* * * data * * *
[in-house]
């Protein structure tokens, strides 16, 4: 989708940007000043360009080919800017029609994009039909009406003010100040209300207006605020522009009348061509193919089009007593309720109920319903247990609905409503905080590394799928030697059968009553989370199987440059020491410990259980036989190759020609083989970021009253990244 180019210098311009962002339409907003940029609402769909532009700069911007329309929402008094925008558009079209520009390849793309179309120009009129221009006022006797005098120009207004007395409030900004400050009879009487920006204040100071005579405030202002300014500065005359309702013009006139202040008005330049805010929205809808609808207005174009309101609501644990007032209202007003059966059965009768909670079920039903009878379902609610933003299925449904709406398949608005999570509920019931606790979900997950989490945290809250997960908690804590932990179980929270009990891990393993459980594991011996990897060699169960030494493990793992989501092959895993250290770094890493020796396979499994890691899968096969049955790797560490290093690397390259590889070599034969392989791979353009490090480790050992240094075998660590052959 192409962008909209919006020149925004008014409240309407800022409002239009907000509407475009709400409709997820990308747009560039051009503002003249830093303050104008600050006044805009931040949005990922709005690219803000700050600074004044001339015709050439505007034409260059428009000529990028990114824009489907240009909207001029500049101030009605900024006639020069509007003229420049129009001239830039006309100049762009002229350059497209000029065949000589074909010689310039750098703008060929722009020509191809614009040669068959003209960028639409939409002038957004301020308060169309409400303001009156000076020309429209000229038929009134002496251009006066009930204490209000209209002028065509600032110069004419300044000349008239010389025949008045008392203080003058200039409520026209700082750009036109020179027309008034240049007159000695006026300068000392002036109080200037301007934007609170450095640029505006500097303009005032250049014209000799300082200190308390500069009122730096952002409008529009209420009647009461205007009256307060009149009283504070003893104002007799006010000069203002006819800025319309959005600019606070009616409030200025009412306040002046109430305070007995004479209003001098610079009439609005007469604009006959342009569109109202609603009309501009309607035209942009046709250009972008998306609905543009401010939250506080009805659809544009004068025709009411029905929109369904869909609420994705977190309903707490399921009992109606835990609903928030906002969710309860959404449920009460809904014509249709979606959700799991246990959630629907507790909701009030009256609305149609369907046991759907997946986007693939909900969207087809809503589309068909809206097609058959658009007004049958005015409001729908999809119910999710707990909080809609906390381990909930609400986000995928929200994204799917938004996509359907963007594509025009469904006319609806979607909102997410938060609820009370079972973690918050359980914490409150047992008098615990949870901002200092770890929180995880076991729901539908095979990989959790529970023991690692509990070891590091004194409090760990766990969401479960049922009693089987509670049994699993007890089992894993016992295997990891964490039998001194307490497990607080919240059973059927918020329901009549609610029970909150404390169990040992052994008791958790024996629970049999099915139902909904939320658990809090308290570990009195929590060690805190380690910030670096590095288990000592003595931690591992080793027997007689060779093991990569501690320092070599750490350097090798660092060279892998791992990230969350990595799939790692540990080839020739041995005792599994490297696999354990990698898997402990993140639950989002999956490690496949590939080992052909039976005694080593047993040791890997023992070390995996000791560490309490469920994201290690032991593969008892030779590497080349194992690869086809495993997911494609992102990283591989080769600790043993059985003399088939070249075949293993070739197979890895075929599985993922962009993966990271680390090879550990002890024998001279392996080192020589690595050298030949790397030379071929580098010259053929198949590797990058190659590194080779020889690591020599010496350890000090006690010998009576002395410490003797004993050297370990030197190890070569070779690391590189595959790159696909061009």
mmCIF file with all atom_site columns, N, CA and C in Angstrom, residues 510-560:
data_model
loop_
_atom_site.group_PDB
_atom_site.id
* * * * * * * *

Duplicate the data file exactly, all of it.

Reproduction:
[in-house]
């Protein structure tokens, strides 16, 4: 989708940007000043360009080919800017029609994009039909009406003010100040209300207006605020522009009348061509193919089009007593309720109920319903247990609905409503905080590394799928030697059968009553989370199987440059020491410990259980036989190759020609083989970021009253990244 180019210098311009962002339409907003940029609402769909532009700069911007329309929402008094925008558009079209520009390849793309179309120009009129221009006022006797005098120009207004007395409030900004400050009879009487920006204040100071005579405030202002300014500065005359309702013009006139202040008005330049805010929205809808609808207005174009309101609501644990007032209202007003059966059965009768909670079920039903009878379902609610933003299925449904709406398949608005999570509920019931606790979900997950989490945290809250997960908690804590932990179980929270009990891990393993459980594991011996990897060699169960030494493990793992989501092959895993250290770094890493020796396979499994890691899968096969049955790797560490290093690397390259590889070599034969392989791979353009490090480790050992240094075998660590052959 192409962008909209919006020149925004008014409240309407800022409002239009907000509407475009709400409709997820990308747009560039051009503002003249830093303050104008600050006044805009931040949005990922709005690219803000700050600074004044001339015709050439505007034409260059428009000529990028990114824009489907240009909207001029500049101030009605900024006639020069509007003229420049129009001239830039006309100049762009002229350059497209000029065949000589074909010689310039750098703008060929722009020509191809614009040669068959003209960028639409939409002038957004301020308060169309409400303001009156000076020309429209000229038929009134002496251009006066009930204490209000209209002028065509600032110069004419300044000349008239010389025949008045008392203080003058200039409520026209700082750009036109020179027309008034240049007159000695006026300068000392002036109080200037301007934007609170450095640029505006500097303009005032250049014209000799300082200190308390500069009122730096952002409008529009209420009647009461205007009256307060009149009283504070003893104002007799006010000069203002006819800025319309959005600019606070009616409030200025009412306040002046109430305070007995004479209003001098610079009439609005007469604009006959342009569109109202609603009309501009309607035209942009046709250009972008998306609905543009401010939250506080009805659809544009004068025709009411029905929109369904869909609420994705977190309903707490399921009992109606835990609903928030906002969710309860959404449920009460809904014509249709979606959700799991246990959630629907507790909701009030009256609305149609369907046991759907997946986007693939909900969207087809809503589309068909809206097609058959658009007004049958005015409001729908999809119910999710707990909080809609906390381990909930609400986000995928929200994204799917938004996509359907963007594509025009469904006319609806979607909102997410938060609820009370079972973690918050359980914490409150047992008098615990949870901002200092770890929180995880076991729901539908095979990989959790529970023991690692509990070891590091004194409090760990766990969401479960049922009693089987509670049994699993007890089992894993016992295997990891964490039998001194307490497990607080919240059973059927918020329901009549609610029970909150404390169990040992052994008791958790024996629970049999099915139902909904939320658990809090308290570990009195929590060690805190380690910030670096590095288990000592003595931690591992080793027997007689060779093991990569501690320092070599750490350097090798660092060279892998791992990230969350990595799939790692540990080839020739041995005792599994490297696999354990990698898997402990993140639950989002999956490690496949590939080992052909039976005694080593047993040791890997023992070390995996000791560490309490469920994201290690032991593969008892030779590497080349194992690869086809495993997911494609992102990283591989080769600790043993059985003399088939070249075949293993070739197979890895075929599985993922962009993966990271680390090879550990002890024998001279392996080192020589690595050298030949790397030379071929580098010259053929198949590797990058190659590194080779020889690591020599010496350890000090006690010998009576002395410490003797004993050297370990030197190890070569070779690391590189595959790159696909061009």
mmCIF file with all atom_site columns, N, CA and C in Angstrom, residues 510-560:
data_model
loop_
_atom_site.group_PDB
_atom_site.id